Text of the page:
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Local businesses forced to close for days because they can’t find staff

Cathy Dobson When Karen Axani recalled staff to the Cromwell Grill after the last lockdown all her veteran waitresses returned to work.
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Cathy Dobson

When Karen Axani recalled staff to the Cromwell Grill after the last lockdown all her veteran waitresses returned to work.

But when she opened a new patio to accommodate COVID -19 protocols, she couldn’t find any new and additional hires, she said.

So she put in extra long days and asked her daughters to help out.

“I hired a cook who I thought was a perfect fit and never heard from them again,” she says.  “It was the strangest thing.”

Normally, the Cromwell Grill has no trouble finding employees. But the pandemic has created unprecedented challenges for small businesses, Axani said.

Many local operators are having difficulty finding staff, especially in the service sector, said Mark Perrin, executive director of Tourism Sarnia-Lambton.

“Some businesses have started to take extreme measures and provide incentives to attract employees, like bonuses for a commitment to stay,” he said. “It’s a big conversation that we are all having.”

Kitchen workers are “jumping from job to job looking to make more money,” he said. “It’s like there are price wars going on.”

Mexico, an eatery and bar in downtown Sarnia, has been closed for six weeks for lack of kitchen staff, said co-owner Nathan Colquhoun.

“We knew our chef was leaving and we looked for someone new. But the whole thing has been difficult to navigate,” he said. “The restaurant industry got hit especially hard because of all the protocol changes and health restrictions.”

Six different cooks accepted jobs at Mexico and all bowed out; some saying the changing COVID-19 rules are too stressful. Though finding servers is easier, a shortage of kitchen staff leaves their shifts vulnerable as well, Colquhoun said.

But he’s optimistic the worst is over, with Mexico re-opening this week with newly hired chef Doug Wong in the kitchen.

Colquhoun is also co-owner of Burger Rebellion and The Refined Fool brewery and taproom. Staffing was a challenge this summer but they remained open, he said.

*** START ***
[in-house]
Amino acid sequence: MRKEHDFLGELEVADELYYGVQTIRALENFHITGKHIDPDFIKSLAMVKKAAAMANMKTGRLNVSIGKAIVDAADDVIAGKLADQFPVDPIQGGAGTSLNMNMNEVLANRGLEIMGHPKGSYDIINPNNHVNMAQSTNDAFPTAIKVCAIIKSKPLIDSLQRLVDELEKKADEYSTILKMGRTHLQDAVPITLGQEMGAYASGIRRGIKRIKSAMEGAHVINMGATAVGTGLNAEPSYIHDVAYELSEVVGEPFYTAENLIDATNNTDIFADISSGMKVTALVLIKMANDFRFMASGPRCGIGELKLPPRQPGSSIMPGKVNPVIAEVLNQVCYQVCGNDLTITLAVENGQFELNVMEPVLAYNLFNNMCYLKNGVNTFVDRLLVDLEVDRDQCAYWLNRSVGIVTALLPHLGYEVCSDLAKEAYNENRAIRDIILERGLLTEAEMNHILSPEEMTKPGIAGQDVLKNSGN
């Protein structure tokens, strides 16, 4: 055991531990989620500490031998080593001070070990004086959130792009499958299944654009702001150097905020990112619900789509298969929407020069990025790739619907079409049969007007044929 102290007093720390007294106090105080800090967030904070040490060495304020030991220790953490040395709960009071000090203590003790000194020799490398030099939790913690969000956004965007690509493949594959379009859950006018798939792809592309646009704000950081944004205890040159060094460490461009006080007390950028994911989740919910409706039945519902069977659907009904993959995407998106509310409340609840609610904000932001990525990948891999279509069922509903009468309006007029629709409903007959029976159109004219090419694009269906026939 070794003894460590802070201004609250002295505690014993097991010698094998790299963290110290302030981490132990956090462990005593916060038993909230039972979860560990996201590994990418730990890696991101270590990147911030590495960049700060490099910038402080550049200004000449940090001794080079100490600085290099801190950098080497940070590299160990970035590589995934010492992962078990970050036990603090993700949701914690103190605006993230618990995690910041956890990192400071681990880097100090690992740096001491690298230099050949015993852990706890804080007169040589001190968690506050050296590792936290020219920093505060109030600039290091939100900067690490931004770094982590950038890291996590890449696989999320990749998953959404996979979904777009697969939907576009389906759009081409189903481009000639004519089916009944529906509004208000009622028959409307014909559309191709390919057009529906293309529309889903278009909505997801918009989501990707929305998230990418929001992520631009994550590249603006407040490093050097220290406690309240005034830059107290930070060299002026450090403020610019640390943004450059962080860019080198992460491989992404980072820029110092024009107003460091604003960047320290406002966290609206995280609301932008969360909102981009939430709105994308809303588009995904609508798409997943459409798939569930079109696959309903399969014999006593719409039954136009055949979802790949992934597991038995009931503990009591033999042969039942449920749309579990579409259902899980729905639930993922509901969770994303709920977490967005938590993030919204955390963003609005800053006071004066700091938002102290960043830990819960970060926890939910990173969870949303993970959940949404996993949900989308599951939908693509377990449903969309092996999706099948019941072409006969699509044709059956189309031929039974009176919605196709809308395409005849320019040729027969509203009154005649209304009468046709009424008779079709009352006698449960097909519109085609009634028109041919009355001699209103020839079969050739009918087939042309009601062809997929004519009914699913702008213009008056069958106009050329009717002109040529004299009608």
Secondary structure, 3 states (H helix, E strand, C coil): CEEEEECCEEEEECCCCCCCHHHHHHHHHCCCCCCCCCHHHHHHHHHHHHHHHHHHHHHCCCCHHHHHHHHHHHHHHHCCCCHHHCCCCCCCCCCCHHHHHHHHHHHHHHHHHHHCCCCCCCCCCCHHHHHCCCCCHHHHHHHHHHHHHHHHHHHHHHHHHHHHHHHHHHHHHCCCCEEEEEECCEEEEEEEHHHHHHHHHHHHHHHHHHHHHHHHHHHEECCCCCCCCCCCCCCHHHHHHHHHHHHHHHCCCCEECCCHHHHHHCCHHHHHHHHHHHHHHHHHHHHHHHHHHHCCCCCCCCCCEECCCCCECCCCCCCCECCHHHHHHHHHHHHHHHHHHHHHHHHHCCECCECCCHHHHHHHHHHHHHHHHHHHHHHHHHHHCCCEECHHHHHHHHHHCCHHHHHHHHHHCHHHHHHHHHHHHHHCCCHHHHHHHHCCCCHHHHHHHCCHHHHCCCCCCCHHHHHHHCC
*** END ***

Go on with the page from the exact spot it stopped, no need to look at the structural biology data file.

“We’re all so tired of guessing what’s going to happen next with COVID. If this has taught me one thing, it’s that contingency plans aren’t worth making.”

Next door at Ups N’ Downs pub, owner John Mallon kept his full-time staff kept on as much as possible during the lockdowns, but part-timers were laid off.

Getting them to come back has been almost impossible. Government programs including CERB (Canadian Emergency Response Benefit), which was replaced by the Canadian Recovery Benefit (CRB), are so generous “people are making more on government handouts laying on the beach than they would coming back to work,” he said.

“Where’s the motivation? My take is that if I had experience as a line cook or a waiter/bartender, I would be in the driver’s seat right now.

“You could auction off your services to the highest bidder because so many are desperate for employees.”

Axani, Colquhoun and Mallon said they all have friends in the service industry hurt by employee shortages, which is causing customers to wait longer for meals, taxicabs and other services. And things only got worse when university students returned to school this month.

As a result, restaurants are closing one or two days a week to give exhausted employees a break, Mallon said.

“I think (government programs that allow people to stay at home) was a righteous thing to do when the economy shut down and many, many people needed a safety net.

“We are, however, for all intents and purposes, back up and running. So why are we subsidizing people not to work when there is plenty of work to be had?” he asked.

“Could it be the impending election?”

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